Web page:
“Suicide is genocide”: INAC takeovers rock the Canadian landscape

In response to the spate of suicides in Attawapiskat this past week, Indigenous activists, alongside activists from Black Lives Matter, took over the Indigenous and Northern Affairs (INAC) Offices in Toronto. A state of emergency was declared after a group of 11 youth agreed to attempt suicide together. Supporters gather outside the INAC office on St. Clair Ave. daily to show support and solidarity with the youth of Attawapiskat with drumming, dancing, prayers and their physical presence.

The support doesn’t end there. INAC takeovers have been happening across the country.  Peaceful actions in Winnipeg, Ottawa and Regina, Kenora and Vancouver saw workers emptied from the regional INAC offices. Government workers have been replaced with Indigenous men, women and children singing their truths with their voices and their drums while sacred medicines burn in the offices. Many Indigenous activists are citing colonialism as the root of the problem.

It seems that Indigenous people’s living conditions have become normalized.

According to an official statement from the #OccupyINAC group in Winnipeg: “These crises are not new and do not exist in isolation. Suicide has long plagued our communities due to centuries of colonization and it’s effects: crushing poverty, substandard housing, imprisonment, child apprehension and lack of access to health care, nutrition and clean water.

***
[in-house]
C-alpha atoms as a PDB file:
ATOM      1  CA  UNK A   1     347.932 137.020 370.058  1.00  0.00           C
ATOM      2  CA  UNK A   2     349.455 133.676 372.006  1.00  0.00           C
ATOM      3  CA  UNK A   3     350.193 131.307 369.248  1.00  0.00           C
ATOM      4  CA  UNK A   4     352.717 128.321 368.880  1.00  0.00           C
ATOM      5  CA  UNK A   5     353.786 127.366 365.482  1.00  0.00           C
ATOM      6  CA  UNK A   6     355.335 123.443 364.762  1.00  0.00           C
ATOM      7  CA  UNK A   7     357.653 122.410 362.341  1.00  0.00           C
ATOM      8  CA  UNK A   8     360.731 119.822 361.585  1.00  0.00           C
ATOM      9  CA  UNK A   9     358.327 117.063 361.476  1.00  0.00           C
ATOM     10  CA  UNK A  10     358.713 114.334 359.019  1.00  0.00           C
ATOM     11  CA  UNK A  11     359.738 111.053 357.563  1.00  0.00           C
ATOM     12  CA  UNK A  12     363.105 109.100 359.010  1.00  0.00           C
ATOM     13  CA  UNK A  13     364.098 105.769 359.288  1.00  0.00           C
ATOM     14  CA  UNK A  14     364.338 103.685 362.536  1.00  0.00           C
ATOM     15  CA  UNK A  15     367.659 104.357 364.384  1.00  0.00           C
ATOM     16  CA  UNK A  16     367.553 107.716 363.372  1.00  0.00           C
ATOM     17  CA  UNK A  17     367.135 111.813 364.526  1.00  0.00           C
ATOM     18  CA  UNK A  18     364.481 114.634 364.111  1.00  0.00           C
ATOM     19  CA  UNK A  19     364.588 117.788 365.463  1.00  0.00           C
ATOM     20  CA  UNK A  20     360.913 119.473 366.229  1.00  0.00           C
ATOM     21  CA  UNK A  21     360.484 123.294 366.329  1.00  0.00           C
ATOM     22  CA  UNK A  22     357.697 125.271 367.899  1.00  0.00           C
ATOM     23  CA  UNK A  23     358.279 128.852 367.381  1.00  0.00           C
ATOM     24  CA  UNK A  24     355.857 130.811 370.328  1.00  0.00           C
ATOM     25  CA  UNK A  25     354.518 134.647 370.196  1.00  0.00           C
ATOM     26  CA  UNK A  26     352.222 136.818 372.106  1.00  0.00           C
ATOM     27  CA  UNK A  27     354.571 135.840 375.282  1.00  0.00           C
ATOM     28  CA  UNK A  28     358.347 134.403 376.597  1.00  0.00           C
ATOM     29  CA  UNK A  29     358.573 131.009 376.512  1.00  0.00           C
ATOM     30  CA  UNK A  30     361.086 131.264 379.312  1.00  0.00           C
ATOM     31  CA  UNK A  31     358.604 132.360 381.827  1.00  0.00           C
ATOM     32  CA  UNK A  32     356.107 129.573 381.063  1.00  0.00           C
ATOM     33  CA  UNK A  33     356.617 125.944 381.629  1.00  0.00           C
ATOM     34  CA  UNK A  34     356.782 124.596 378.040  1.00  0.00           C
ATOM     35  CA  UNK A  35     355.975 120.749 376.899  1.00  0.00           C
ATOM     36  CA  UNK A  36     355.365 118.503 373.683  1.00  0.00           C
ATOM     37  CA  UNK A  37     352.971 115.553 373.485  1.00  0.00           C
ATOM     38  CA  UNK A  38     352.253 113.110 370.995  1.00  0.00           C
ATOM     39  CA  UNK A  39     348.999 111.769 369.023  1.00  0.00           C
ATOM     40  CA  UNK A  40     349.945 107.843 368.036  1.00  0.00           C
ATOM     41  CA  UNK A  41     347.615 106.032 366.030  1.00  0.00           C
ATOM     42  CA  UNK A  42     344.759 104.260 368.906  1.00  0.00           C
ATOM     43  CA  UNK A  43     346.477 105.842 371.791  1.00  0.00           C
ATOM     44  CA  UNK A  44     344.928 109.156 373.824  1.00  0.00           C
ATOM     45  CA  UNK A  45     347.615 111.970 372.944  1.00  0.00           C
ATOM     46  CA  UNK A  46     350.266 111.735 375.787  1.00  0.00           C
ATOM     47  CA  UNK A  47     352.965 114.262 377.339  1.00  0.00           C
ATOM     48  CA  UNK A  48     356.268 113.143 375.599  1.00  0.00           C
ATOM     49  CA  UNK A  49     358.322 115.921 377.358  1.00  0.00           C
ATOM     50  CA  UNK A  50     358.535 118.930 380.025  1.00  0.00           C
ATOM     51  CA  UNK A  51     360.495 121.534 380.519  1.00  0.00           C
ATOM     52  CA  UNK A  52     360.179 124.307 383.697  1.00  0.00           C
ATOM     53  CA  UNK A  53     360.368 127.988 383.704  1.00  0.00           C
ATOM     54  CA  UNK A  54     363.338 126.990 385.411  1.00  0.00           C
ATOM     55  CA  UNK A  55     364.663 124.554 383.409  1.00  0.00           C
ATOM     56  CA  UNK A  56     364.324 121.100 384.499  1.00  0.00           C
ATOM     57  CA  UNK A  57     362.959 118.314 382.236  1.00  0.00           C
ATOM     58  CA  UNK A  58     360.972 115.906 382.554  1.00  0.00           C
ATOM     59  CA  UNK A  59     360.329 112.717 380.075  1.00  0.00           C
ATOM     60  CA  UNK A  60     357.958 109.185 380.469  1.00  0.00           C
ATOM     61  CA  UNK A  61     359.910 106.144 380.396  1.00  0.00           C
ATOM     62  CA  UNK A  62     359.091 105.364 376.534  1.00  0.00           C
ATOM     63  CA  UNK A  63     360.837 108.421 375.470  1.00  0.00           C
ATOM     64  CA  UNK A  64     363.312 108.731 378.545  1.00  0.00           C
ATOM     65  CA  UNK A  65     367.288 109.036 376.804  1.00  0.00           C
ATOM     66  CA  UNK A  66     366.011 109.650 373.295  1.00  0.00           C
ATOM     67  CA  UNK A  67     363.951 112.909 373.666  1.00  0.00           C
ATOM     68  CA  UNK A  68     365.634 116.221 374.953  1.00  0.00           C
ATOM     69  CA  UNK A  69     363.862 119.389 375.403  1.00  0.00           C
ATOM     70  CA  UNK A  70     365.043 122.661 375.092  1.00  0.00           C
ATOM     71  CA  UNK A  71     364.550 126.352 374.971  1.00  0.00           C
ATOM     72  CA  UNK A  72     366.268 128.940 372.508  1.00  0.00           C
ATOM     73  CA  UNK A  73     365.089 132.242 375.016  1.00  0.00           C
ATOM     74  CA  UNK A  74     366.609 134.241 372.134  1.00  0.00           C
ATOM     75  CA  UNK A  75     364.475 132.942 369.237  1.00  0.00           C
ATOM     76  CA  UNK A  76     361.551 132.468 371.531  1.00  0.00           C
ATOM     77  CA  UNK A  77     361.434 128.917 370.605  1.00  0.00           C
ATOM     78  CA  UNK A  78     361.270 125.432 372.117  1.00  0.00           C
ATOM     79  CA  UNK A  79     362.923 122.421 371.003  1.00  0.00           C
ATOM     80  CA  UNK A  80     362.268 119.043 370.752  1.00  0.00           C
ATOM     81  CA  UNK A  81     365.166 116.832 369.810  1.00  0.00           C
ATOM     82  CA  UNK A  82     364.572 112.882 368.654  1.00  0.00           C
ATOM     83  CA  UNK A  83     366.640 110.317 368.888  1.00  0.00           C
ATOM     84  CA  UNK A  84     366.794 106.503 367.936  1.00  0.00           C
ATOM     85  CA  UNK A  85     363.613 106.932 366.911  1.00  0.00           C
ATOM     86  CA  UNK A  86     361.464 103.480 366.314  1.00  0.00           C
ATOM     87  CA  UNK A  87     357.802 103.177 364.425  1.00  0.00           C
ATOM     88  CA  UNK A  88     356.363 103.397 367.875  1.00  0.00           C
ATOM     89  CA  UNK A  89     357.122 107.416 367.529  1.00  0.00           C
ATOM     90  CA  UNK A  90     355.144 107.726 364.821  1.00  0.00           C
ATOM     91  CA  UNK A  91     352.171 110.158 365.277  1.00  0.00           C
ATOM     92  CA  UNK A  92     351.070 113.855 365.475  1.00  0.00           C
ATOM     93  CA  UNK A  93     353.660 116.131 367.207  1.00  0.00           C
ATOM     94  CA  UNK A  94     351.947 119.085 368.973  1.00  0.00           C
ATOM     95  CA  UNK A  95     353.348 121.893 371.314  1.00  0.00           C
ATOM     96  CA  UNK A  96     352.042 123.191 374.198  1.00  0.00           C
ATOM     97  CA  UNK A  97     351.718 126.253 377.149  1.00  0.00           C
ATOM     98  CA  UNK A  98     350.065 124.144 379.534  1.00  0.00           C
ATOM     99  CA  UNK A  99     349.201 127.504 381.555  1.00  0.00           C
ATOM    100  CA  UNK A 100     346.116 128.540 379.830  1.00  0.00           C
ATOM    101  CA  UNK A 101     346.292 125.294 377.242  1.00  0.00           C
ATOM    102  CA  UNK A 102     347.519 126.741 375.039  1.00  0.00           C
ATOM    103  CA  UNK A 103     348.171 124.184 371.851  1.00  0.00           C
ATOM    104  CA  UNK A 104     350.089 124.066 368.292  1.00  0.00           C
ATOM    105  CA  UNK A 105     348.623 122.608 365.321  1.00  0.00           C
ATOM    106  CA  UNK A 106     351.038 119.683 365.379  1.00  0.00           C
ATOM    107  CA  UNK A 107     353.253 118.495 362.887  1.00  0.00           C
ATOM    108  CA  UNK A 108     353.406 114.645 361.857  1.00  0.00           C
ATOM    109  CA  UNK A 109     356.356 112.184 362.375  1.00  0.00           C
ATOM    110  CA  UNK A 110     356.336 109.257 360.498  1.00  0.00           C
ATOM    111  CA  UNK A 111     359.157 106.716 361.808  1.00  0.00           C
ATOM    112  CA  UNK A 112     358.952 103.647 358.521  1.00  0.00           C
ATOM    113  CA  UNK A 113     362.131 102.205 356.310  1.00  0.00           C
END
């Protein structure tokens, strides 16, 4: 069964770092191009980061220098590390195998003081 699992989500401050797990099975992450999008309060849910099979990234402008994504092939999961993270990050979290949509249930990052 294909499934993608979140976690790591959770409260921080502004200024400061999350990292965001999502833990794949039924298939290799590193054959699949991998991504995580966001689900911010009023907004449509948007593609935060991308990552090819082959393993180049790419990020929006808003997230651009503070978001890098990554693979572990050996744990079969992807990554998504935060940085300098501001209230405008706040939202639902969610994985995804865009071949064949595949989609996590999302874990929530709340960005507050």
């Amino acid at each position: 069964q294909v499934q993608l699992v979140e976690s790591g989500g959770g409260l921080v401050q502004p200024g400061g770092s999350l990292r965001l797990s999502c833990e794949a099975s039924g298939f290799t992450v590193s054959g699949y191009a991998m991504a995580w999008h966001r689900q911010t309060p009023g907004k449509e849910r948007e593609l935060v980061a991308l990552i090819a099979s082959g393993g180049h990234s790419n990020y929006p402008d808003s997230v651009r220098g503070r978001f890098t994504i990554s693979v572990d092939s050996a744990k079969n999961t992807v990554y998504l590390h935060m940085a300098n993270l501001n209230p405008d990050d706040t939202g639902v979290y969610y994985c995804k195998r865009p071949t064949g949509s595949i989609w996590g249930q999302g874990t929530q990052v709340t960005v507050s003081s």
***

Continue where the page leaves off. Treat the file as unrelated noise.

The resulting destruction of identity, lack of self-worth and cognitive imperialism are the roots of suicide in our people. This issue is inseparable from the epidemic of Missing and Murdered Indigenous Women, the legacy of residential schools, the 11,000 and counting children in care in Manitoba and the theft, pollution and exploitation of the land, water and air. The violence perpetrated against nature reflects the violence perpetrated against our women, our men and our youth.”

Activists occupying the INAC offices remain steadfast in their resolution to support the youth of Attawapiskat by demanding that the Canadian government meet the demands of the young people. Maanii Oakes told media that the activists are occupying the offices to ensure that the children, “get the justice they deserve.” Activist Gary Wasaaykeesic from #GroundZeroINAC in Toronto echoed the desire to focus the attention on the youth of Attawapiskat. “It’s not about us.  It’s about the youth.”

The youth of Attawapiskat asked to meet with Justin Trudeau to discuss the impacts of lack of infrastructure in their communities. Many of the demands from the youth reflect the lack of continuity of cultural relevance in their communities. Poster boards outlining the concerns of the youth were hung in the INAC office in downtown Toronto — they include requests for more access to ceremony and traditional knowledge.